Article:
Fixing FDR’s Biggest Blunder: From Gold Standard to Fiat Folly and Back

March 27, 2024

Today, states across the country are beginning to actively embrace pro-sound money legislation, inviting a critical examination of how America abandoned the gold standard of money and racked up $34.5 trillion in debt. To understand how we got here, it’s important to understand the policy that initiated our monetary decline.  

91 years ago, on April 5th, 1933, President Franklin D. Roosevelt issued Executive Order 6102, forever reshaping America's monetary system. 

This controversial order marked a pivotal moment in the nation's financial history. EO 6102 banned private ownership of gold coins, bullion, and gold certificates with the penalty for noncompliance being up to ten years in prison, a fine of $10,000, or both. This draconian edict also signaled the effective end of the gold standard.

America did not always have unbacked, paper money. In fact, America’s founders spilled a lot of ink warning against the risks and ravages of fiat currencies.

In 1786, George Washington wrote to Thomas Jefferson, “Paper money has had the effect in your state that it will ever have, to ruin commerce, oppress the honest, and open the door to every species of fraud and injustice.”

James Madison wrote that “paper money is unjust” and “unconstitutional.”

To enshrine honest money, they considered gold and silver the foundation. Gold and silver are notably the only form of money mentioned in the U.S. Constitution (Article 1, Section 10).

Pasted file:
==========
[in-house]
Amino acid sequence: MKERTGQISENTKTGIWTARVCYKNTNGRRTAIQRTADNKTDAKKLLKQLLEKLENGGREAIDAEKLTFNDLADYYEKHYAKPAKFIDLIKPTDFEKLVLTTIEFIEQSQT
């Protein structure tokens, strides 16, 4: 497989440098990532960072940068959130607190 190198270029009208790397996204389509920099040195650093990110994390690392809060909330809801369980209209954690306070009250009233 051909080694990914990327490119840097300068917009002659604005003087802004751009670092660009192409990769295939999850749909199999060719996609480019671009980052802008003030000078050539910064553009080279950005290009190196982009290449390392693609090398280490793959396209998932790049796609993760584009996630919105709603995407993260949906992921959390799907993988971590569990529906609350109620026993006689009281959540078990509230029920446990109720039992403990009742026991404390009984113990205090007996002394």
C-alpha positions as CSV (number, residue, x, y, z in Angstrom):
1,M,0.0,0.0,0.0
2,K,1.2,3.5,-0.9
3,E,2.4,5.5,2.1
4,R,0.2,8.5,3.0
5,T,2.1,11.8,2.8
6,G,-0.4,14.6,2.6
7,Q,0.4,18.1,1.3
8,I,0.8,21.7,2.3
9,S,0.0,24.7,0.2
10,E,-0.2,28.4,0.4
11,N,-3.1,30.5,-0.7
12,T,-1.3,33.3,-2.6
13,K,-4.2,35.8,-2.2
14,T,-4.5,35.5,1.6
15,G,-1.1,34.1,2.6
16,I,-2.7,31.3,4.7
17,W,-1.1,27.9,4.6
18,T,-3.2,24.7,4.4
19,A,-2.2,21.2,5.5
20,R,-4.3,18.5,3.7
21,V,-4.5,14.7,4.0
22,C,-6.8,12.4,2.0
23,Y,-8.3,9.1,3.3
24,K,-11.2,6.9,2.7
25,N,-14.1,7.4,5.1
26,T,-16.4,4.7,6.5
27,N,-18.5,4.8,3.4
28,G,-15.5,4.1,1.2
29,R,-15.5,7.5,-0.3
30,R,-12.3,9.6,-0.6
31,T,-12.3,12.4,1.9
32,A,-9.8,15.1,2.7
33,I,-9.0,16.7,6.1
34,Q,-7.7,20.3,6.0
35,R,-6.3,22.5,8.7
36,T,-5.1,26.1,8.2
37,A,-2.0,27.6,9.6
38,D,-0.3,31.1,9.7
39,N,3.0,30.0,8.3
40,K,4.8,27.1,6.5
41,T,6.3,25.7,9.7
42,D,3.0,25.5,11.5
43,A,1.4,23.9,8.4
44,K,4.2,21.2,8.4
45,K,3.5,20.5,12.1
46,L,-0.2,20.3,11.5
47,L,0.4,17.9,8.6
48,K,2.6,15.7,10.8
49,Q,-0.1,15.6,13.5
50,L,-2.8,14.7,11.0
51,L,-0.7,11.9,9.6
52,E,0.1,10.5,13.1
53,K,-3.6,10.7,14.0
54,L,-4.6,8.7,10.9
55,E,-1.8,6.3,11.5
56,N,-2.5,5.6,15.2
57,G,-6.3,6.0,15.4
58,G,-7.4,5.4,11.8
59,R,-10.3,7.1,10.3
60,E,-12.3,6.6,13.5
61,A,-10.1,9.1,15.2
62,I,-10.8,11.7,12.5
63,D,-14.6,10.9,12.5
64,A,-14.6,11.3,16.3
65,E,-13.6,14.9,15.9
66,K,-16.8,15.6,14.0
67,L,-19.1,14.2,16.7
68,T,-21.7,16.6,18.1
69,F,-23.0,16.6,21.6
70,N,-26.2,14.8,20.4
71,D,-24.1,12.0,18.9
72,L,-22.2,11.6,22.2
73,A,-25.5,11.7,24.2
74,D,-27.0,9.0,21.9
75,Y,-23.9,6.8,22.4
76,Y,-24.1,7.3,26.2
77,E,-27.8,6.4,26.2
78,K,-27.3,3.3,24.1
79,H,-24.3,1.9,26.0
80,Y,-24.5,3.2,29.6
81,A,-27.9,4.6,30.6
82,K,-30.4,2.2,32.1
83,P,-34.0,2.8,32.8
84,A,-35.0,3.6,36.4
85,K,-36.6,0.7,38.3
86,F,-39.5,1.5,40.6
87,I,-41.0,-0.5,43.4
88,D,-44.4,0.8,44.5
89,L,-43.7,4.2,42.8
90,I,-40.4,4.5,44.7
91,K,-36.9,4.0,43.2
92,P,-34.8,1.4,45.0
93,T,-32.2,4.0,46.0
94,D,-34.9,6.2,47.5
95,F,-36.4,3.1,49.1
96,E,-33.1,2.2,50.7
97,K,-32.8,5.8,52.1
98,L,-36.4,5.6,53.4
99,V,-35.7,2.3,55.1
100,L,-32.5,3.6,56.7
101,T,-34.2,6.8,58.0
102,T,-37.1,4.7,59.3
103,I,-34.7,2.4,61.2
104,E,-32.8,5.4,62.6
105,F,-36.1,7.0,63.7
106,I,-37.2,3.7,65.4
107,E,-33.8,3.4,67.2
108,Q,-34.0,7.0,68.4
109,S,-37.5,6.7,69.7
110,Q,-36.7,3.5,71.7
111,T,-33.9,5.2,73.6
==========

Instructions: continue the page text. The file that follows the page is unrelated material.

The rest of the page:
“No State shall...make any Thing but gold and silver coin a tender in payment of debts.”

The Coinage Act of 1792 established the U.S. Mint and regulated the coinage of gold, silver, and copper coins. The dollar was defined in terms of a specific weight of silver or gold, providing a tangible link between the currency and precious metals.

Under the gold standard, the U.S. dollar was directly convertible to a fixed amount of gold. This system provided stability and confidence in the currency, as the value of money could not be printed ad nauseam, but was tied to a tangible and finite resource.

As the nation expanded and industrialized, the gold standard emerged as a cornerstone of America’s economic might, and the gold-backed U.S. dollar would eventually become the world’s reserve currency.

The gold standard buttressed the Gilded Age of the 19th and early 20th centuries, providing a necessary, if not sufficient, condition to unseen leaps forward in economic stability, international trade, and human prosperity.

In response to the economic turmoil of the Great Depression, President Franklin D. Roosevelt banned private ownership of gold with Executive Order 6102, marking an important nail in the coffin of the gold standard in the United States.

In 1933, Congress passed the Gold Reserve Act, which granted the President the power to further manipulate America’s currency by adjusting the gold content of the dollar. Subsequently, President Roosevelt devalued the U.S. dollar by increasing the price of gold.